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Hamas Names Militant to Key Post

The leader of a group that has attacked Israel will head a new security force in the Gaza Strip. The move is seen as a challenge to Abbas.

April 21, 2006|Laura King | Times Staff Writer

JERUSALEM — Israel expressed anger and dismay Thursday over the naming of a wanted militant in the Gaza Strip to a senior security post in the new Hamas-dominated Palestinian government.

At the same time, Palestinian Interior Minister Said Siyam, a member of Hamas, announced the formation of a special branch of the security forces, which he said was to be made up mainly of members of militant groups who had participated in attacks against Israel.

The Hamas-led government, which took power three weeks ago, has been locked in an escalating confrontation with Israel. The Jewish state, along with the United States and the European Union, considers the Islamist group a terrorist entity.

Tensions have been growing between Hamas and Palestinian Authority President Mahmoud Abbas, whose Fatah faction was defeated by Hamas in parliamentary elections in January.

Abbas, who is considered a moderate, has been trying to consolidate control of the Palestinian security forces under his executive branch. The latest Hamas moves were seen as a direct challenge to those efforts.

Siyam announced by decree the appointment of Jamal abu Samhadana, who heads an umbrella group known as the Popular Resistance Committees, to the newly created post of director-general of the Interior Ministry.

Siyam gave few details about the new security force, but said in a speech delivered in Gaza's oldest mosque that it was aimed at reining in "rampant criminality" in the seaside territory.

Israeli officials said Abu Samhadana's organization, which draws its membership from the ranks of groups including Hamas, had over the last several years been responsible for numerous attacks against Israel, including the planting of roadside bombs in the Gaza Strip and the firing of homemade rockets.

Israel also has accused the group of involvement in an attack on a U.S. diplomatic convoy in Gaza in October 2003 that killed three American security personnel.

Abu Samhadana is believed to have been targeted for assassination by Israel on at least three occasions, one of which left him seriously wounded.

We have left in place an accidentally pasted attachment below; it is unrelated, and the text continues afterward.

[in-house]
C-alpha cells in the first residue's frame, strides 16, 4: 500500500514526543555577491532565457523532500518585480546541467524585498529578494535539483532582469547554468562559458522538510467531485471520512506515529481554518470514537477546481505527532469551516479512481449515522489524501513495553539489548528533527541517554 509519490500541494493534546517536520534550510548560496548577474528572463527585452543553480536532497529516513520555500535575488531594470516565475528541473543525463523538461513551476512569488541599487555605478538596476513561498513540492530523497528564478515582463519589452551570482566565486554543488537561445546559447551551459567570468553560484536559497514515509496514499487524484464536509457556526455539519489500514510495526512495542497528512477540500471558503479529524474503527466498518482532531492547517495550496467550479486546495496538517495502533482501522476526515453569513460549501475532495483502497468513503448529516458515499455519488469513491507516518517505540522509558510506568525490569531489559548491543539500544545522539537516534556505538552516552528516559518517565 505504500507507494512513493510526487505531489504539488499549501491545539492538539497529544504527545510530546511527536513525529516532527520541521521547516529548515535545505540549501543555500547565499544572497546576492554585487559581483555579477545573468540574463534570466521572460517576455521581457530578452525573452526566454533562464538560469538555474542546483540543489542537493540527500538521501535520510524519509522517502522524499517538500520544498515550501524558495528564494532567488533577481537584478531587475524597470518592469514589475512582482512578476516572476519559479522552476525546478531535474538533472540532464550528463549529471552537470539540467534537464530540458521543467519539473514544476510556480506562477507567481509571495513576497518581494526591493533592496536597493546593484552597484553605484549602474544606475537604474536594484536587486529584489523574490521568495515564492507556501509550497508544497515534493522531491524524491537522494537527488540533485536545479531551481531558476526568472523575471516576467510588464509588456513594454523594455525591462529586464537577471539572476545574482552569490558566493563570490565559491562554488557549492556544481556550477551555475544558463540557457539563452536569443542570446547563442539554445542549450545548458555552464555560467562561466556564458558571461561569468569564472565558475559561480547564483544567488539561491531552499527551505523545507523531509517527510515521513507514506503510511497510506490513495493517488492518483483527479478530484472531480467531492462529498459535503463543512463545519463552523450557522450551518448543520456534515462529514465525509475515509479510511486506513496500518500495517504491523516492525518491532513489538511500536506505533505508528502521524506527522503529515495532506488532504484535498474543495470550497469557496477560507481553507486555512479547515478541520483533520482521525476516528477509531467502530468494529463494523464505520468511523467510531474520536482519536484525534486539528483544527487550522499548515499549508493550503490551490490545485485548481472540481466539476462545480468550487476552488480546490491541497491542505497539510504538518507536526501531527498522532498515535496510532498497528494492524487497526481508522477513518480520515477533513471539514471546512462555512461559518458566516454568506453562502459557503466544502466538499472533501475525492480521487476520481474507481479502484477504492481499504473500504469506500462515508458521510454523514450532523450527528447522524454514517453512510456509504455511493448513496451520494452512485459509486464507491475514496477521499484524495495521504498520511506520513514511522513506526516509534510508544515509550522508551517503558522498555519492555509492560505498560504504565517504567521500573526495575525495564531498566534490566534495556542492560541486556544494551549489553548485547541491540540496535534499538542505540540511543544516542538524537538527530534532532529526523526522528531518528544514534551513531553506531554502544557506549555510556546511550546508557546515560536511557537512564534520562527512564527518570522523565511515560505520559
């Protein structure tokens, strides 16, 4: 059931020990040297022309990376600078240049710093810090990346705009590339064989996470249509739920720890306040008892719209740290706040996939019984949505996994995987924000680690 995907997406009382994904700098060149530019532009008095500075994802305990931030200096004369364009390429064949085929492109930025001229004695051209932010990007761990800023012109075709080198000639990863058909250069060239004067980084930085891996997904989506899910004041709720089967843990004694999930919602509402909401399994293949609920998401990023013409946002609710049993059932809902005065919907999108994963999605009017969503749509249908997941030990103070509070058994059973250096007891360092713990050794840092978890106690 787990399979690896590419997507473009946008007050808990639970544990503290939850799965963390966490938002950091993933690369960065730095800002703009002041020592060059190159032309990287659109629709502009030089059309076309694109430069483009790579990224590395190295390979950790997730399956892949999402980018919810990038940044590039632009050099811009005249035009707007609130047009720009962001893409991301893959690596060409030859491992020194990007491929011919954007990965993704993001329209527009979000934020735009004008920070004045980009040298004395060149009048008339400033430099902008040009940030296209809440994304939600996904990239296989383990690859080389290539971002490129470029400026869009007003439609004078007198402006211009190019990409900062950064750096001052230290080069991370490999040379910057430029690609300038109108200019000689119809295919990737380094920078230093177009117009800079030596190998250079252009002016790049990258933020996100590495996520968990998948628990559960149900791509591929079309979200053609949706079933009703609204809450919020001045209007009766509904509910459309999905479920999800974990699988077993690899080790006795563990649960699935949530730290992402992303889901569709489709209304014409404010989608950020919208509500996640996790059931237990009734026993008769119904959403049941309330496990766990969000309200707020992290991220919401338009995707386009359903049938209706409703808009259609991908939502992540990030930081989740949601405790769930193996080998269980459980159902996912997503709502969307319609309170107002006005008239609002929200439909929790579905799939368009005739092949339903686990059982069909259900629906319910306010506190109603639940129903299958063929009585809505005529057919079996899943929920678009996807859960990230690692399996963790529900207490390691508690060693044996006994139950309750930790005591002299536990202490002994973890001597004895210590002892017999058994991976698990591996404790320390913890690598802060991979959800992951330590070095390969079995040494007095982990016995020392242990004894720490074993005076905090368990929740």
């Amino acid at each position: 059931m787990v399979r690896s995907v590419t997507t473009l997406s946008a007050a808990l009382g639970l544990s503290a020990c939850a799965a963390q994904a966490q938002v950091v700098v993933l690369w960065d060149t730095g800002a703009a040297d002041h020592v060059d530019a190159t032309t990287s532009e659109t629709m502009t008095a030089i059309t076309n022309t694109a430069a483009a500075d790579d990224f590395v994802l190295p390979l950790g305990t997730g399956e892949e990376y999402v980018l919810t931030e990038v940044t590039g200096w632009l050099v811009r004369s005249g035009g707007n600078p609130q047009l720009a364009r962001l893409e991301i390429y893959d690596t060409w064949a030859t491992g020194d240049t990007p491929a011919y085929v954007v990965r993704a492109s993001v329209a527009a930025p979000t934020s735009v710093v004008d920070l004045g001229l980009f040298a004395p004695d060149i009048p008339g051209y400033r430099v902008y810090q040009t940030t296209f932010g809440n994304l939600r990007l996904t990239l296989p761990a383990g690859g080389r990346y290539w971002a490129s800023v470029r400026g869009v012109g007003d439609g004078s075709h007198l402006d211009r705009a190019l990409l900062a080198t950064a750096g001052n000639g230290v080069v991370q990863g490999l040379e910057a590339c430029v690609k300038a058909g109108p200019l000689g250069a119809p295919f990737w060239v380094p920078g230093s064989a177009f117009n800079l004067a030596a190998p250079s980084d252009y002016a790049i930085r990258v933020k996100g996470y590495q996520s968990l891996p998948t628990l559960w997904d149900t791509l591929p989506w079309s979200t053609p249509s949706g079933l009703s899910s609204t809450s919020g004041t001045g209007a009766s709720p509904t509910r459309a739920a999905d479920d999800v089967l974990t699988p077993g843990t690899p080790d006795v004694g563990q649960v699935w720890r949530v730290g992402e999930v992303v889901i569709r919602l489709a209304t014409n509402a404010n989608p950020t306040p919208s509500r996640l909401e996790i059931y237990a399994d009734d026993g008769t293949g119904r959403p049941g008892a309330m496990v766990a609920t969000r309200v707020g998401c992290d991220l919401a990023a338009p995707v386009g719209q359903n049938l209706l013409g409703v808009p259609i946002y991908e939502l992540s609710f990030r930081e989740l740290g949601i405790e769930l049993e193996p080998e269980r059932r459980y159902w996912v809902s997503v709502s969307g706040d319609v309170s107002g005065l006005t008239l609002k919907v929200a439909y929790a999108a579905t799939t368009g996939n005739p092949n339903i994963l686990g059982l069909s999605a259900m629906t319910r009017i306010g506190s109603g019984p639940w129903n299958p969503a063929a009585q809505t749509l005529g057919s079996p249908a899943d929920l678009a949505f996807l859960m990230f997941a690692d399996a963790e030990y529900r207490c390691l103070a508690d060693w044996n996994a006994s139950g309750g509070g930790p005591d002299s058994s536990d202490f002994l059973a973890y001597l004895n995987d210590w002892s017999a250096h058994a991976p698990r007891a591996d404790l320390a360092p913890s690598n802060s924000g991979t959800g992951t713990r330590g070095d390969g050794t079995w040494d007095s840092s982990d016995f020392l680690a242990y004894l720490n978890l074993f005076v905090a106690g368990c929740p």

"We don't need more proof than this that Hamas doesn't intend to fight terror," said Raanan Gissin, an official in the office of Israeli Prime Minister Ehud Olmert.

Referring to Abu Samhadana, Gissin said, "He's the head of an organization that carried out attacks in coordination [with] Hamas. You pay off people who are serving you. That's what this is about."

However, many Gazans believe that only a figure such as Abu Samhadana, a member of one of the most prominent and powerful Palestinian clans in the coastal strip, has the clout to halt the kidnappings and shootouts that have plagued the territory since Israel withdrew its troops last summer.

A spokesman for the Interior Ministry, Khaled abu Hilal, said the new security branch would include "the elite of our sons: the freedom fighters and the holy warriors ... members of all the resistance branches."

The struggle for control of the security forces could prove a decisive element in the larger contest of wills between Hamas and Abbas.

The two clashed again this week when the militant group Islamic Jihad carried out a suicide attack at an Israeli fast-food restaurant in Tel Aviv, killing nine people in addition to the bomber.

Abbas condemned the attack as contrary to the interests of the Palestinian people; Hamas called it a legitimate form of resistance to the Israeli occupation.

The Hamas stance drew widespread international criticism and appeared likely to deepen the new government's diplomatic isolation.

Several branches of the Palestinian security forces report directly to Abbas. After the Hamas-led Cabinet was inaugurated last month, Abbas named Rashid abu Shbak, a close supporter, to a security post that was to have sweeping powers -- including jurisdiction over forces that previously reported to the interior minister.

Hamas bitterly objected to that appointment, and its naming of Abu Samhadana was seen as an effort to counter Abu Shbak's influence and authority.

Special correspondent Fayed abu Shammalah in Gaza City contributed to this report.

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